Yesterday I attended one of my family's favorite Christmas traditions: Tuba Christmas. My husband is a tuba player,only for fun these days. Tuba Christmas is his annual opportunity to play with a large band which is an adrenaline rush when it is composed of a minimum of 85 tubas, usually many more but the weather interfered yesterday. It is free, it is holiday-spirited and always fun. In Nashville, we also have an eight piece Dixieland ensemble of musicians who play for 20-30 minutes before the concert and are wonderful, playing off the cuff and pretty much showing up close and personal how wonderful master musicians sound. That is one blessing of living in Music City. I may not love country music, but I enjoy anything live that is well-played and well-written which tends to be pretty common around here.
One of the Christmas standards in constant play this time of year is Rudolph the Red Nosed Reindeer, a Christmas fairy tale these days never mind its commercial origins. At least I consider it much more of a fairy tale than either Wizard of Oz or Peter Pan or Alice in Wonderland are. Those are wonderful fantasy books, but they aren't fairy tales in the folkloric sense. Anyway, I digress and return again.
I enjoyed Rudolph as a kid but for years it has disturbed me as rather unresolved and horrible since Rudolph is only valued for one trait, one which has tormented him for years. He is happy that everyone is finally nice to him, but I never trusted those fickle reindeer to not turn on him again once the fog had cleared. Then a few years ago, I was thrilled to hear Jack Johnson's version of the song which has become my absolute favorite and the only one I like to listen to now on my holiday playlist. It appeared on This Warm December: Brushfire Holiday's Vol. 1 and some other compilations.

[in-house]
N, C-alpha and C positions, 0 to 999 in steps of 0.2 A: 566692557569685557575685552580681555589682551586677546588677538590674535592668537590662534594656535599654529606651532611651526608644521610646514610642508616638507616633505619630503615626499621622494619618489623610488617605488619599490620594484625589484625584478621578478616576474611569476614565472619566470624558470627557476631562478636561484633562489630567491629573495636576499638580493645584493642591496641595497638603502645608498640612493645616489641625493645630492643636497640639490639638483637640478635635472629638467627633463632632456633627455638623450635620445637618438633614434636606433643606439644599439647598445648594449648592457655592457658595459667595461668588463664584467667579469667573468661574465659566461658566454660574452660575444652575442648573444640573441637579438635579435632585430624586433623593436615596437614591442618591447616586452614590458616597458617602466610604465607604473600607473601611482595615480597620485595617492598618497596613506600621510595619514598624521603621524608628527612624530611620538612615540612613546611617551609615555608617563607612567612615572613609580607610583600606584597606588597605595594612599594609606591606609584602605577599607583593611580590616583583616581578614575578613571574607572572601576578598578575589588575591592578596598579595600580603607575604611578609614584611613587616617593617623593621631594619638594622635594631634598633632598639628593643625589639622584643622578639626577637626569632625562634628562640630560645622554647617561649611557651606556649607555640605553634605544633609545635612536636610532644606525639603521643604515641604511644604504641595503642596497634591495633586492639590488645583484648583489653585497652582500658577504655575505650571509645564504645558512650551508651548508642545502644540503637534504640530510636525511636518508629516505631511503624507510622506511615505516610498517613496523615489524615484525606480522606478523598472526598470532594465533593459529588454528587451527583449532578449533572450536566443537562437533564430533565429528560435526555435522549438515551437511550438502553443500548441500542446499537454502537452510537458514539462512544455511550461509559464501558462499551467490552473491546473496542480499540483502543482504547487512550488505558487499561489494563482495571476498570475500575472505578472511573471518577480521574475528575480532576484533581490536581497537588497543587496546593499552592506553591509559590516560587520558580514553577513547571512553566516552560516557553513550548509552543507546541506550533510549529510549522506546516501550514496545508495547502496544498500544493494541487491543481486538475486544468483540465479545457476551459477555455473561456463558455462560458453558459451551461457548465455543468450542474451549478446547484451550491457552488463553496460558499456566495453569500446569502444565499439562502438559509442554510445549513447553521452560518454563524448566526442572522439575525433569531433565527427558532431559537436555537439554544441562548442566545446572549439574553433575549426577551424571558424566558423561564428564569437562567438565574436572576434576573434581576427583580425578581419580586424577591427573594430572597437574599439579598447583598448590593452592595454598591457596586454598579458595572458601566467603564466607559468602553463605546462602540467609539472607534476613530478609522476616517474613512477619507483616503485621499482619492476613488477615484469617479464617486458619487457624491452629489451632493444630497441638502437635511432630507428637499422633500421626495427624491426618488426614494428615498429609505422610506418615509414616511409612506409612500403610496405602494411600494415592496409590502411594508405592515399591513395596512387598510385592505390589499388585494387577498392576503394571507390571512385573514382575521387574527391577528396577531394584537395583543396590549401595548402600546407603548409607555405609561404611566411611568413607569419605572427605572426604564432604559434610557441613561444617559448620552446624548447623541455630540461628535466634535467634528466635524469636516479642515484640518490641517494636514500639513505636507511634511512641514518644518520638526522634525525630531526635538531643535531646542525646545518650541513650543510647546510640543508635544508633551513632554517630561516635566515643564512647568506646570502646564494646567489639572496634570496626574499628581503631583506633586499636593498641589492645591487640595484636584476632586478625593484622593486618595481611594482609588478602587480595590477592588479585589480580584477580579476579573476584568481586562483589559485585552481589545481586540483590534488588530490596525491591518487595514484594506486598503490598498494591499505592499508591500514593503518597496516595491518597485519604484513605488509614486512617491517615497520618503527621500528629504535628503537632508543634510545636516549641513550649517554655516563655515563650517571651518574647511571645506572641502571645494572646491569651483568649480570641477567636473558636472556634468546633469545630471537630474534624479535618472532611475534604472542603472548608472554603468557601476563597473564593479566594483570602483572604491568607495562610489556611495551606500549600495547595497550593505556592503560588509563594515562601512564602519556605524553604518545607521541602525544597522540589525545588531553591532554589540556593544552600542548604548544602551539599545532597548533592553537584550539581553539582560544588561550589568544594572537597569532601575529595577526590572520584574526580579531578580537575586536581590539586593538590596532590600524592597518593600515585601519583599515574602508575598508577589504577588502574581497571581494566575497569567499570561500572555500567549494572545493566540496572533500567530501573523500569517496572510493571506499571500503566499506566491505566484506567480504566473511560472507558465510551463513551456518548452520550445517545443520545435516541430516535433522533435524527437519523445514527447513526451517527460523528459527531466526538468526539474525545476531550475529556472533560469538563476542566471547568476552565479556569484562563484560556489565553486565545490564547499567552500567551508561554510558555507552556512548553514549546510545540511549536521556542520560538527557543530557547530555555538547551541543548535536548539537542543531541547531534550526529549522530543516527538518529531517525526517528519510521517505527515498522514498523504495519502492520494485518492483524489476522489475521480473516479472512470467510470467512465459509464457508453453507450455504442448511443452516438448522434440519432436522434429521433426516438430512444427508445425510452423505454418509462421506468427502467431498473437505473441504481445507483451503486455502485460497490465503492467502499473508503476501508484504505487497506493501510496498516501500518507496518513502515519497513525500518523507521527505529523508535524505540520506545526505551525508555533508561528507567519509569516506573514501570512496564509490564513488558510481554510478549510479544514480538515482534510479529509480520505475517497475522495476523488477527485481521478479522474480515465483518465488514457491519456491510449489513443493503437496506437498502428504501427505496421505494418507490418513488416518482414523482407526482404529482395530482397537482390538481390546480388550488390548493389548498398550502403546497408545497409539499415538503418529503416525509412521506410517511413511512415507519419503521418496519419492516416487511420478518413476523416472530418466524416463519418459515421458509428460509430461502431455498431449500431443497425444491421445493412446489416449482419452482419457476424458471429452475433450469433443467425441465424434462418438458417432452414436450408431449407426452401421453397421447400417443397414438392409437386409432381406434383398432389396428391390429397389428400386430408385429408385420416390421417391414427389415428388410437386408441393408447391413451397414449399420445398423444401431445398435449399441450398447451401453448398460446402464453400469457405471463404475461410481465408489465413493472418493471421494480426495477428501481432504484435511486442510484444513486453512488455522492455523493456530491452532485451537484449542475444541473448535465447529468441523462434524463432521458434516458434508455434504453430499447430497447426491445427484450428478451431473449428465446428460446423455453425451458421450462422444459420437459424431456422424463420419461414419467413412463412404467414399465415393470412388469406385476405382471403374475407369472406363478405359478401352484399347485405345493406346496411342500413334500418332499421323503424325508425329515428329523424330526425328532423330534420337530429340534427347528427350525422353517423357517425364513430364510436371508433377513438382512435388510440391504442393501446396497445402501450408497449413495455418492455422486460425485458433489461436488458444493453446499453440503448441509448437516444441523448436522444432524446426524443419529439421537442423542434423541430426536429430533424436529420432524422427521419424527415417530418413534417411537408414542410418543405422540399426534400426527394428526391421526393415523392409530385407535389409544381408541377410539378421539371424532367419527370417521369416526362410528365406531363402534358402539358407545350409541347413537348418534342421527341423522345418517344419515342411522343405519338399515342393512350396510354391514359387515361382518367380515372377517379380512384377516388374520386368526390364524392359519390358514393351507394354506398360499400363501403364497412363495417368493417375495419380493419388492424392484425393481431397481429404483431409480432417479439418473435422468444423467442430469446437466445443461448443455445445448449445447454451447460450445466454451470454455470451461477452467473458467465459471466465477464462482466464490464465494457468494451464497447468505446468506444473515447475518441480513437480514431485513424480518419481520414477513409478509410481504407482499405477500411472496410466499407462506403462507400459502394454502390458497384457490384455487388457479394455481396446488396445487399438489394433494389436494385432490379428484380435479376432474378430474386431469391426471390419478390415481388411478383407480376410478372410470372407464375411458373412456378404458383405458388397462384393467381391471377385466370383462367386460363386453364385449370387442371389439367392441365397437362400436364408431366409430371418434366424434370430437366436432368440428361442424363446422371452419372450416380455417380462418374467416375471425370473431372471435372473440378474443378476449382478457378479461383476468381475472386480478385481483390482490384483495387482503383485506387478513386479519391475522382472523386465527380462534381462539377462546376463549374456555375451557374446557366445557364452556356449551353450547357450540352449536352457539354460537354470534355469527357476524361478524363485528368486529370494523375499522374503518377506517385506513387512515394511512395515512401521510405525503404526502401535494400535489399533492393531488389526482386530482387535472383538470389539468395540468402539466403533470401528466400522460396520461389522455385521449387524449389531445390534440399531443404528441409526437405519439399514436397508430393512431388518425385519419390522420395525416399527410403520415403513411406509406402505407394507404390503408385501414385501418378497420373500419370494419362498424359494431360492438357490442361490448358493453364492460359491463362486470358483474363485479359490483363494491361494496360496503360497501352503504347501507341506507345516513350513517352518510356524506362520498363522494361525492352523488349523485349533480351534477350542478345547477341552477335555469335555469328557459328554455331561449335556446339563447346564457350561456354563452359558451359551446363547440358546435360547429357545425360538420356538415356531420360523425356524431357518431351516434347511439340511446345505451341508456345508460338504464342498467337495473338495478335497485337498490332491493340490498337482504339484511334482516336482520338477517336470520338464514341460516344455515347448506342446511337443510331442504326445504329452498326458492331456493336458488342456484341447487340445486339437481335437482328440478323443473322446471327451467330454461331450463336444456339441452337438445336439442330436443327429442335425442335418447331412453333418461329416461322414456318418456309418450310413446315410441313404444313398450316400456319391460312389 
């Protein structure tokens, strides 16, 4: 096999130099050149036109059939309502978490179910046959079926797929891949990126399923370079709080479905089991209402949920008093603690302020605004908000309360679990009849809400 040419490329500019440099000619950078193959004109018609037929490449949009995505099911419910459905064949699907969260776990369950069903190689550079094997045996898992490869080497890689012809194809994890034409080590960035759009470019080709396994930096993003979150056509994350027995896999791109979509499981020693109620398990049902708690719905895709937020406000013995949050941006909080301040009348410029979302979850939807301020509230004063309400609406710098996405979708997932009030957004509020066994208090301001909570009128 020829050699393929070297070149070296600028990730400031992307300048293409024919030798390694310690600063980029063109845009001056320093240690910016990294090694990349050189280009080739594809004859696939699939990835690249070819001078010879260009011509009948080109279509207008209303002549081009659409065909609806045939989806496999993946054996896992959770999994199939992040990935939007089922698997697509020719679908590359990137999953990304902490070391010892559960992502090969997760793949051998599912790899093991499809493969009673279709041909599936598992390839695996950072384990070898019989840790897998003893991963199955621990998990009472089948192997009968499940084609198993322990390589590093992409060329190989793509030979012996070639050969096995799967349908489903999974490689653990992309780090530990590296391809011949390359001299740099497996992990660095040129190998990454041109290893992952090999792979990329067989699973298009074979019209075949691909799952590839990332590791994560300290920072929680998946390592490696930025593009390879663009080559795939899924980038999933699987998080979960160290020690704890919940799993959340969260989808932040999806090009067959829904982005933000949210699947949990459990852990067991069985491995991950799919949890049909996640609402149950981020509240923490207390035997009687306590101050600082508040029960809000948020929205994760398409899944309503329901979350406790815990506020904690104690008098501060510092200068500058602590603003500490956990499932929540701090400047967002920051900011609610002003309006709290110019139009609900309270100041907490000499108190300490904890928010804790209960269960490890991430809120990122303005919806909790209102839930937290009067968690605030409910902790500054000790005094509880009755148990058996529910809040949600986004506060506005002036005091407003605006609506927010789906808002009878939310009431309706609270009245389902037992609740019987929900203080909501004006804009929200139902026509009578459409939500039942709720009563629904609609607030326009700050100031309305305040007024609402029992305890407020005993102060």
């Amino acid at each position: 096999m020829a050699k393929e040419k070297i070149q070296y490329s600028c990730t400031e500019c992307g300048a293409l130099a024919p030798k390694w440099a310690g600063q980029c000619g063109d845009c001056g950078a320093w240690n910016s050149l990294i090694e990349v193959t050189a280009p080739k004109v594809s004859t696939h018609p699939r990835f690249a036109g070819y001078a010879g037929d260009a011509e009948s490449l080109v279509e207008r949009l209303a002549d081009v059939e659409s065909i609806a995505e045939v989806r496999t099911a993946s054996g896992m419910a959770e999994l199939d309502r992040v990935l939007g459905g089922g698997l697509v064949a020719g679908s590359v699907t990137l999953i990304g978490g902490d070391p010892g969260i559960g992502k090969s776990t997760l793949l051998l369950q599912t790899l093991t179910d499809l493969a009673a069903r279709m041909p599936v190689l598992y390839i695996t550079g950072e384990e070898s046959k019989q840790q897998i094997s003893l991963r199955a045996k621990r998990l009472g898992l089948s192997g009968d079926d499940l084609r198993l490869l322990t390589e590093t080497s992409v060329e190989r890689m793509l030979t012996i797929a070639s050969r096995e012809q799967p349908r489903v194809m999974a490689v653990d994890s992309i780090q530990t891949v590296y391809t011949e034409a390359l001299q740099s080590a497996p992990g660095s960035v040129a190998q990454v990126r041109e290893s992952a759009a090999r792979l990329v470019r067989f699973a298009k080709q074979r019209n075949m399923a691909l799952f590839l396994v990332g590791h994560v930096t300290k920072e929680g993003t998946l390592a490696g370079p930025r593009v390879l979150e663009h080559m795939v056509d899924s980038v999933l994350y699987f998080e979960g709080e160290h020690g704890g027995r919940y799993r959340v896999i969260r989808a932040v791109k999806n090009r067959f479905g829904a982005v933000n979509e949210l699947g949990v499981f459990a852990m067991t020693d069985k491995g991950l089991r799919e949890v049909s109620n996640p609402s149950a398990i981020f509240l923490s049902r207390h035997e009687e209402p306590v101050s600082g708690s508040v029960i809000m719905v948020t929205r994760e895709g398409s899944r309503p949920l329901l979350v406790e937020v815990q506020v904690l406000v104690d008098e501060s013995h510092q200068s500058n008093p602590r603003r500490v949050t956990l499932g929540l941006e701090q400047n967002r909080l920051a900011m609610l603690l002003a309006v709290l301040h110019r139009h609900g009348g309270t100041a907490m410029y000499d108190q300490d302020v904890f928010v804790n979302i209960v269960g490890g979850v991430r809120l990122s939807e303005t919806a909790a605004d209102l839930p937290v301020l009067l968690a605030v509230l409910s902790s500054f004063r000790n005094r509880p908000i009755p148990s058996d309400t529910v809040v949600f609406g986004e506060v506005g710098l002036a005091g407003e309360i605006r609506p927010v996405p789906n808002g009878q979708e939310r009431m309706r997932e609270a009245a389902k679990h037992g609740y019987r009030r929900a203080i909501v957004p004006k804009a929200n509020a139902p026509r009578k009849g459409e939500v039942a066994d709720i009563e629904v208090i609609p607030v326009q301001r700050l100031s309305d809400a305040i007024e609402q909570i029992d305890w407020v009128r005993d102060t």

I am embedding a concert performance of the song below with Johnson's introduction. Essentially he added a verse to the song. I still remember the first time I heard it, not expecting the verse and then I replayed it about ten times in a row, determined to memorize it. I was charmed. "Rudolph, he didn't go for that..." etc. So here's a bit of a Christmas fairy tale, added to by an artist, to make it even richer, especially in a world where bullying has been a serious topic of late (and always in the history of the world).
And do look for a Tuba Christmas opportunity in your area. It's amazing how so many strangers come together with an 80 year age range to make great music in the community after an hour or so of practice. It is always an inspiring way to celebrate the holiday season. It's rather like a better organized flash mob of Christmas music.